ITS BROODING presence has towered over the British political landscape for years, its very name a byword for the black arts of spin and control. Yesterday however, the scenes inside the once- immaculate war room in the Labour Party's Millbank Tower headquarters were decidedly off-message. The nerve centre from which two landslide general election victories were directed was strewn with hired crates and sacks.
Labour is on the move this weekend. The party is swapping its glass and steel riverside home just a short walk from Tate Britain for a more sedate townhouse in an elegant Westminster street.
Several crates stacked in a corner were labelled "high value donations" although one official was heard to quip: "They're not stuffed full of dosh." Another pile of boxes contained the regular predictions of the man dubbed "Mystic Greg" - Greg Cook, the party's polling expert.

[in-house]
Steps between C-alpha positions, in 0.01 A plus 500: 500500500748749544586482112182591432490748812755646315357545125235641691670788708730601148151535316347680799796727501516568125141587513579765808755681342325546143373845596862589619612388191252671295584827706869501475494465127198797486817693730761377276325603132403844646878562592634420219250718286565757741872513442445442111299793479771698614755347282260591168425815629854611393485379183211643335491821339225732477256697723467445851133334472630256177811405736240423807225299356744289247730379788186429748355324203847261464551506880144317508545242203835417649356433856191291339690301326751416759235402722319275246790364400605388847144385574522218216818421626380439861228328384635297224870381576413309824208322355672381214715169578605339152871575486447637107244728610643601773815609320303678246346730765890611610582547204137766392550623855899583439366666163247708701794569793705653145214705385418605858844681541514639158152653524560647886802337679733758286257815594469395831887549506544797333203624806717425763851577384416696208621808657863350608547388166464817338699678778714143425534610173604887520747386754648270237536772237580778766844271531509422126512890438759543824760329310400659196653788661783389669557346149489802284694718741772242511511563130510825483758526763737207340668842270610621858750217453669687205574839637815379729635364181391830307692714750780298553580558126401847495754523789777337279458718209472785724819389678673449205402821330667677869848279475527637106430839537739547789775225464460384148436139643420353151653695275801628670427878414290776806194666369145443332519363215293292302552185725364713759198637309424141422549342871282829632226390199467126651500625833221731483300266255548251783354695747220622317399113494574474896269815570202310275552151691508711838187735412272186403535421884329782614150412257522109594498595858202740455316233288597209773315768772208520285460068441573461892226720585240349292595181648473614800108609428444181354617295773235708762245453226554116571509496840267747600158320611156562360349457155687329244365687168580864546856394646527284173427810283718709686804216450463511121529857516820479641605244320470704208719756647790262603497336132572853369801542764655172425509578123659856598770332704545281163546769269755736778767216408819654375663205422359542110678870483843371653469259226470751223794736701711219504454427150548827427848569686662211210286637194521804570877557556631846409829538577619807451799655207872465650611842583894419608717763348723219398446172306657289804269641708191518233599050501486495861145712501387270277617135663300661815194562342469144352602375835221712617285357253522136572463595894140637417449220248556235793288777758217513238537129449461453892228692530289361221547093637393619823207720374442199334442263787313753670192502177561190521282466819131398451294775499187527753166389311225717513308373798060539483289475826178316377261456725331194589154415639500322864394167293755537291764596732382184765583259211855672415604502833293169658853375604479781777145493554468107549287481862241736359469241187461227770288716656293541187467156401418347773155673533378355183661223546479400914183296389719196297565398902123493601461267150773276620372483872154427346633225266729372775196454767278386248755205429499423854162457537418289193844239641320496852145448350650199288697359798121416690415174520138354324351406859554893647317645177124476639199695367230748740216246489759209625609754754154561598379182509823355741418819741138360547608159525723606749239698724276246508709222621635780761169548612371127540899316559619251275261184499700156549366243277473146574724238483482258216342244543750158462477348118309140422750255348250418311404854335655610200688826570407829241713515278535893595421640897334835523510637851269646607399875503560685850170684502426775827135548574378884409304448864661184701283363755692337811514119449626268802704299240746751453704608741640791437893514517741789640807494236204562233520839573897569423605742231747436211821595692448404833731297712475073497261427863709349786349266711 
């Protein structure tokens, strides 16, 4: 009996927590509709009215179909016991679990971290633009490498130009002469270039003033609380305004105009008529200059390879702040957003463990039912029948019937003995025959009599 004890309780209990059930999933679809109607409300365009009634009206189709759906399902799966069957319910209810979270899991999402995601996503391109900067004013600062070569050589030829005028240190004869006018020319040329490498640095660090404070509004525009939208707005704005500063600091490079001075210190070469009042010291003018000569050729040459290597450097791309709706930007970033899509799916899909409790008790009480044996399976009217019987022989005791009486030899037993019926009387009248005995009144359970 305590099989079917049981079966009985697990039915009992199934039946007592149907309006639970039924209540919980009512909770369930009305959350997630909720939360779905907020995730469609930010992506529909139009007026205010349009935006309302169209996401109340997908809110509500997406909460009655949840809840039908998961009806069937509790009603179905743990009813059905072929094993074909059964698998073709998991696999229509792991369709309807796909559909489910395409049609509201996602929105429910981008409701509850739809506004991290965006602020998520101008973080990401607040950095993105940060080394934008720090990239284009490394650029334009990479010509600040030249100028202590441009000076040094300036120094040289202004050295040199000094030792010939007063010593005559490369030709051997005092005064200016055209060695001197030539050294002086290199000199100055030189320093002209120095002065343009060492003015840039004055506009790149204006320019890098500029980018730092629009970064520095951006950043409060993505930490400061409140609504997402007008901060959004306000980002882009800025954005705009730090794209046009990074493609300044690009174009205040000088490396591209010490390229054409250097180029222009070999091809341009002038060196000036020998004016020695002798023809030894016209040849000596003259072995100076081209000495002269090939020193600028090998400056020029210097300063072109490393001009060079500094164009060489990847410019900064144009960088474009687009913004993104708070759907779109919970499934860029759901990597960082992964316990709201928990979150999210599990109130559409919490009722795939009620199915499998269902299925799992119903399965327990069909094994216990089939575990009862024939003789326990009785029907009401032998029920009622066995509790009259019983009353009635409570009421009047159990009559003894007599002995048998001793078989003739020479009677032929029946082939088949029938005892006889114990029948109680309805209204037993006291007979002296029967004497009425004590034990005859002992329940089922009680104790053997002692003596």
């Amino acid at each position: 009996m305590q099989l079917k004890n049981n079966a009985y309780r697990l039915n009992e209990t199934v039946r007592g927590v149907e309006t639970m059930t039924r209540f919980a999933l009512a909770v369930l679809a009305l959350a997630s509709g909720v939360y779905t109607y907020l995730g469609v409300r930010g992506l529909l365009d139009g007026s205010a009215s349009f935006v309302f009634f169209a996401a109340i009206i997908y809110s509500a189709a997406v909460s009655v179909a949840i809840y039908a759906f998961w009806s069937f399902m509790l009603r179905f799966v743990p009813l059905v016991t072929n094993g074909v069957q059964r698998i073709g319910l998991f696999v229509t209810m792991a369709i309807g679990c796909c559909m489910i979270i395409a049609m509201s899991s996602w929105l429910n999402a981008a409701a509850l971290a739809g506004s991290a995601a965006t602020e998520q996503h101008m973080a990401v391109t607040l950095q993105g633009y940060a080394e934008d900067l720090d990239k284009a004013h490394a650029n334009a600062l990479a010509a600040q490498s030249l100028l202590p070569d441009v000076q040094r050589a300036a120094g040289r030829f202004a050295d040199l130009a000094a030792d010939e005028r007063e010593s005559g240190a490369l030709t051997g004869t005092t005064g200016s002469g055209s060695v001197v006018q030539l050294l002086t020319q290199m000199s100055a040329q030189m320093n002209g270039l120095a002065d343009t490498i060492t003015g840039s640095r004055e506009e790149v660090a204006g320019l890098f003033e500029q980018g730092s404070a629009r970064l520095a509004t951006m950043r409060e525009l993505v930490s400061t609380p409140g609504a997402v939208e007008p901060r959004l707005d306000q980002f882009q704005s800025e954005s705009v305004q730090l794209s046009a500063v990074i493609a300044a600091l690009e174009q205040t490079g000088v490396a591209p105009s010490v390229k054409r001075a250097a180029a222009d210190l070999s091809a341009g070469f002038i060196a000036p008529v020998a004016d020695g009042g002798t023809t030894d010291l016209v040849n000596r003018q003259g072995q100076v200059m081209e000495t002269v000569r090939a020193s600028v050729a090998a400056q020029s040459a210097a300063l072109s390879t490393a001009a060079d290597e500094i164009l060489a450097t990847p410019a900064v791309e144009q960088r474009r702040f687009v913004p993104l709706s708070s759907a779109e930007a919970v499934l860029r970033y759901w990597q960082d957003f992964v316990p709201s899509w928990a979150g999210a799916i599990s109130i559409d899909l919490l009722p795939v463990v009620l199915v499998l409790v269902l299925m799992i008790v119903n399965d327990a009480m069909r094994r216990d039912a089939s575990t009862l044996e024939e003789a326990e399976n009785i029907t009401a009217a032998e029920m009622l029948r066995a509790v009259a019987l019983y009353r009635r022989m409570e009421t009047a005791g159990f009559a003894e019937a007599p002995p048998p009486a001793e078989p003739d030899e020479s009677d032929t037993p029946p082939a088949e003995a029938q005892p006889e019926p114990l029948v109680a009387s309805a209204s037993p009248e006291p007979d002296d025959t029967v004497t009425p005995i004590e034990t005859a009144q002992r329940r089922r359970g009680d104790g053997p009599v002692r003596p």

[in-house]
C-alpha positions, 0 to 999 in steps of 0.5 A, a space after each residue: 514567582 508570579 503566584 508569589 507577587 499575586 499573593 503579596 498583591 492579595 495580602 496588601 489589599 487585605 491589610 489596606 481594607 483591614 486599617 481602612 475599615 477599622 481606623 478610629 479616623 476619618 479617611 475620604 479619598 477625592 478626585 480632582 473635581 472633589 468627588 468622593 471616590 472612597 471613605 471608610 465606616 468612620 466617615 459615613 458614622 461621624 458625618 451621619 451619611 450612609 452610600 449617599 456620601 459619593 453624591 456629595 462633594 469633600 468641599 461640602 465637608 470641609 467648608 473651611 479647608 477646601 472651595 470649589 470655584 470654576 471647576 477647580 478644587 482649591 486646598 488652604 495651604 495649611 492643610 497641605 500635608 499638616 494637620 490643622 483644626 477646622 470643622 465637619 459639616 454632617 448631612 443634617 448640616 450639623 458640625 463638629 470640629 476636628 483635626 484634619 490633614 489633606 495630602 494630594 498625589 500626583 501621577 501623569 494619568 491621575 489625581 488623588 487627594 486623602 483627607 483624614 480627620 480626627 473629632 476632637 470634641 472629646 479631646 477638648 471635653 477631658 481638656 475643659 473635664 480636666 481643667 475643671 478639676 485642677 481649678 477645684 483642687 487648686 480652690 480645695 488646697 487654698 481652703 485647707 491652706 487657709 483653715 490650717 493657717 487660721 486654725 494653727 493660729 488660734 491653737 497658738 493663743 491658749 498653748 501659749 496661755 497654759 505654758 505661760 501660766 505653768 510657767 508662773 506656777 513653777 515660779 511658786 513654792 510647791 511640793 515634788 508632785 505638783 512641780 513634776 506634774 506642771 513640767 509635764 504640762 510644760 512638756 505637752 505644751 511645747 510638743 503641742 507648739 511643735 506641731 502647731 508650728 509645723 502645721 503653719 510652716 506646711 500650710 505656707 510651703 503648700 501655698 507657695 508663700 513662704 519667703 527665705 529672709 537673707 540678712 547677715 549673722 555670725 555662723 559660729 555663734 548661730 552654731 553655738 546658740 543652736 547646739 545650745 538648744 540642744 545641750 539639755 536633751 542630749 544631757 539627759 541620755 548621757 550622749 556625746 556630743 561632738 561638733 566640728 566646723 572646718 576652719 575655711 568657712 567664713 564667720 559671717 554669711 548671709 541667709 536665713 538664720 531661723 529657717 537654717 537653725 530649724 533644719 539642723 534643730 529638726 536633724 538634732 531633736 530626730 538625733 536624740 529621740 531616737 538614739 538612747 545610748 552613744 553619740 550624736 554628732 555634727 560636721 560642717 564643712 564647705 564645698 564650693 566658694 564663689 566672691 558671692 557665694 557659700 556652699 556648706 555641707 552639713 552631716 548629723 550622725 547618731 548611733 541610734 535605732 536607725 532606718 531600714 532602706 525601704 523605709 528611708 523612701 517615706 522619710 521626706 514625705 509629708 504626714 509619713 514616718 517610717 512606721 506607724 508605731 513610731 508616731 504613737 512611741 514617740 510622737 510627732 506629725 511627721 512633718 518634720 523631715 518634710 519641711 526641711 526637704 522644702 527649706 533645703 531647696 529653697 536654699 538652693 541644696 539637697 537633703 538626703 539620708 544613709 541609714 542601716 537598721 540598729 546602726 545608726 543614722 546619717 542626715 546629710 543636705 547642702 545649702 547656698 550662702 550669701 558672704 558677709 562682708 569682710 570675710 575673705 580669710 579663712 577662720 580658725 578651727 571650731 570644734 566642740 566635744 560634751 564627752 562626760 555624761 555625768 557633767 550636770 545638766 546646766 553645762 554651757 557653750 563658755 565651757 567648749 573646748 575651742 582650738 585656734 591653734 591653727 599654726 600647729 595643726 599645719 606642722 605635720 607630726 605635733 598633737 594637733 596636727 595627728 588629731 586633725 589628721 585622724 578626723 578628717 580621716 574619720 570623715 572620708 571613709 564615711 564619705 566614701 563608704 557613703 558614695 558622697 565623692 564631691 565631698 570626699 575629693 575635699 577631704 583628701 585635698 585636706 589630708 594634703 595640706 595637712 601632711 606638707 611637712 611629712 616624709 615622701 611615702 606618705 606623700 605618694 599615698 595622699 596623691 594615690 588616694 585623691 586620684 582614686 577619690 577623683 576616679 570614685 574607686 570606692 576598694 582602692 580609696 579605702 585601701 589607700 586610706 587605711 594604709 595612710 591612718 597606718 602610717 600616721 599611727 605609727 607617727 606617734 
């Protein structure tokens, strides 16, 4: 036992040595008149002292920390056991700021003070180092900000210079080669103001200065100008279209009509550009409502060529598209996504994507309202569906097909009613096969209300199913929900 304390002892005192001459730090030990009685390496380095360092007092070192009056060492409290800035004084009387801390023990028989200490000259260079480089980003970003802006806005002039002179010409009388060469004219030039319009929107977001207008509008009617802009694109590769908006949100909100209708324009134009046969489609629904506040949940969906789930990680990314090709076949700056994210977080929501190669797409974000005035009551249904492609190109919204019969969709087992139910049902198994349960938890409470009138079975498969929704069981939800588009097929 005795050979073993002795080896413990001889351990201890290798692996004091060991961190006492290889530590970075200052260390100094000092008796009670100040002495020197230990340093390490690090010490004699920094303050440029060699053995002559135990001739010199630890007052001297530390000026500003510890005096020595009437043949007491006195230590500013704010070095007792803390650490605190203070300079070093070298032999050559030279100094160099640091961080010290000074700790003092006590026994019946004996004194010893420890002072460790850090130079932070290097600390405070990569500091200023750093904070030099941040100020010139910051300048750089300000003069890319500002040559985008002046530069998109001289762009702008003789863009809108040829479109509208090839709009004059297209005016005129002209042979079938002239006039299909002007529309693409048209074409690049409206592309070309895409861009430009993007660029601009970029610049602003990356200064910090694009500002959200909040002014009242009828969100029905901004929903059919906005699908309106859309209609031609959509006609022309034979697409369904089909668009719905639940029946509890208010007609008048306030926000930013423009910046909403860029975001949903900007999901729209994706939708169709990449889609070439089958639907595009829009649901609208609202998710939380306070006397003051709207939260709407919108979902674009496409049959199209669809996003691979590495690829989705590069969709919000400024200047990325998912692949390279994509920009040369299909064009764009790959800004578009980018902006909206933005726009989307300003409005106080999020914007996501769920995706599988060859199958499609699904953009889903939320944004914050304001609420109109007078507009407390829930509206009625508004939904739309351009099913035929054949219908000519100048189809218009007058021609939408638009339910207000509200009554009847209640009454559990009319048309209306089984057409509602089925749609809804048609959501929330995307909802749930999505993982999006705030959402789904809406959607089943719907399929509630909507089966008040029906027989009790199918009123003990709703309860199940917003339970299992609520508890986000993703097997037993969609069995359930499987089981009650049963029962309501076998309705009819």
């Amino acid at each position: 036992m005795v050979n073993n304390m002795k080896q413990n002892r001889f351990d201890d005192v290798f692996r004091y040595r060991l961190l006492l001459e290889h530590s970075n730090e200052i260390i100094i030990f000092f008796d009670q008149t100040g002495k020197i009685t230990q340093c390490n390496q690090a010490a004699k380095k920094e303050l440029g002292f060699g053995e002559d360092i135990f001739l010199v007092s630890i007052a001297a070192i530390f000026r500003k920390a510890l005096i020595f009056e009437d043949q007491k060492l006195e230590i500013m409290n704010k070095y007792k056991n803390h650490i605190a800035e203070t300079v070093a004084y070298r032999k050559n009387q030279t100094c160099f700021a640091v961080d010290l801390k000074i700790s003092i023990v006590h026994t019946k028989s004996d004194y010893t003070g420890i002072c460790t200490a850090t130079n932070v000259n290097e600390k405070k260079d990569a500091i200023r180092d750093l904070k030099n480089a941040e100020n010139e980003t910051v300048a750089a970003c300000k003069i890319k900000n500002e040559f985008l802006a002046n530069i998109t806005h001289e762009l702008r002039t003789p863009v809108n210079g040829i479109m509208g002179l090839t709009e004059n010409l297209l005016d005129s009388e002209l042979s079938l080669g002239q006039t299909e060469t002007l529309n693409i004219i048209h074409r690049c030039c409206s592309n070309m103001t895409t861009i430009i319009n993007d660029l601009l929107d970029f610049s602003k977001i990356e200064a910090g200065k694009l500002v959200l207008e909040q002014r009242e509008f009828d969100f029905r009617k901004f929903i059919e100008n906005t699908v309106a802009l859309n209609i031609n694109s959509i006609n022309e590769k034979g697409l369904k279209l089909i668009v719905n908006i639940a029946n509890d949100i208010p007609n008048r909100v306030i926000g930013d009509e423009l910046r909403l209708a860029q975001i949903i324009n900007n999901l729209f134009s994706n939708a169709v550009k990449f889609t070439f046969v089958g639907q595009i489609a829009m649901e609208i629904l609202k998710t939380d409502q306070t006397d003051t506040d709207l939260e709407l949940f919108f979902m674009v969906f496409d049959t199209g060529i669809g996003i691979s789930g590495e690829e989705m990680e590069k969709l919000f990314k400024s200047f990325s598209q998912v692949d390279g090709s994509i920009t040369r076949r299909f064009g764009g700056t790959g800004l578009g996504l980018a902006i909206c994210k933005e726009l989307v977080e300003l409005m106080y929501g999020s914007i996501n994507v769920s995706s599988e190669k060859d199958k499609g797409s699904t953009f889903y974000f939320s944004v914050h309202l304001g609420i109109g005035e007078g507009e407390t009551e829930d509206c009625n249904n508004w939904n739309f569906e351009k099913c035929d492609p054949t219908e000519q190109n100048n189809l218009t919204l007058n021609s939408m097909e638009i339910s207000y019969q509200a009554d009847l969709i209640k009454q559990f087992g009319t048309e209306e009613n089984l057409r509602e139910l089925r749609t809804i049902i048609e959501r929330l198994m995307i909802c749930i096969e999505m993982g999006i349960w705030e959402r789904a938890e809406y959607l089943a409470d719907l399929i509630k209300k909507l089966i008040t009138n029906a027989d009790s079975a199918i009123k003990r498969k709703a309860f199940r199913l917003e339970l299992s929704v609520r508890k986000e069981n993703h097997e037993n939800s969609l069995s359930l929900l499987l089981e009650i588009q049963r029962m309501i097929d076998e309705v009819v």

Labour leaders hope the move will help the party shed the damaging image of "control freakery" associated with Millbank. But old tendencies were still evident yesterday inside the infamous tower block. One nervous official tried to stop us taking a picture of a workman unscrewing a plaque marked "John Smith House", the name given to the previous headquarters at Walworth Road after the death of the Labour leader in 1994. "You cannot take any photographs without a press officer being with you," he declared.
The new office at 16 Old Queen Street, with a view over St James's Park, was also in chaos yesterday as BT engineers installed telephone lines and the reception area still resembled a building site.
But the new HQ should be open for business next Wednesday. Technically, Labour is homeless until then. "I am carrying little chunks of the operation around in my briefcase," said David Triesman, party general secretary.
Some 75 staff based at Millbank have accepted a move to a new office in North Shields, Tyneside. But others were reluctant to leave London and about 110 officials will move to Old Queen Street.
Mr Triesman is delighted that, for the …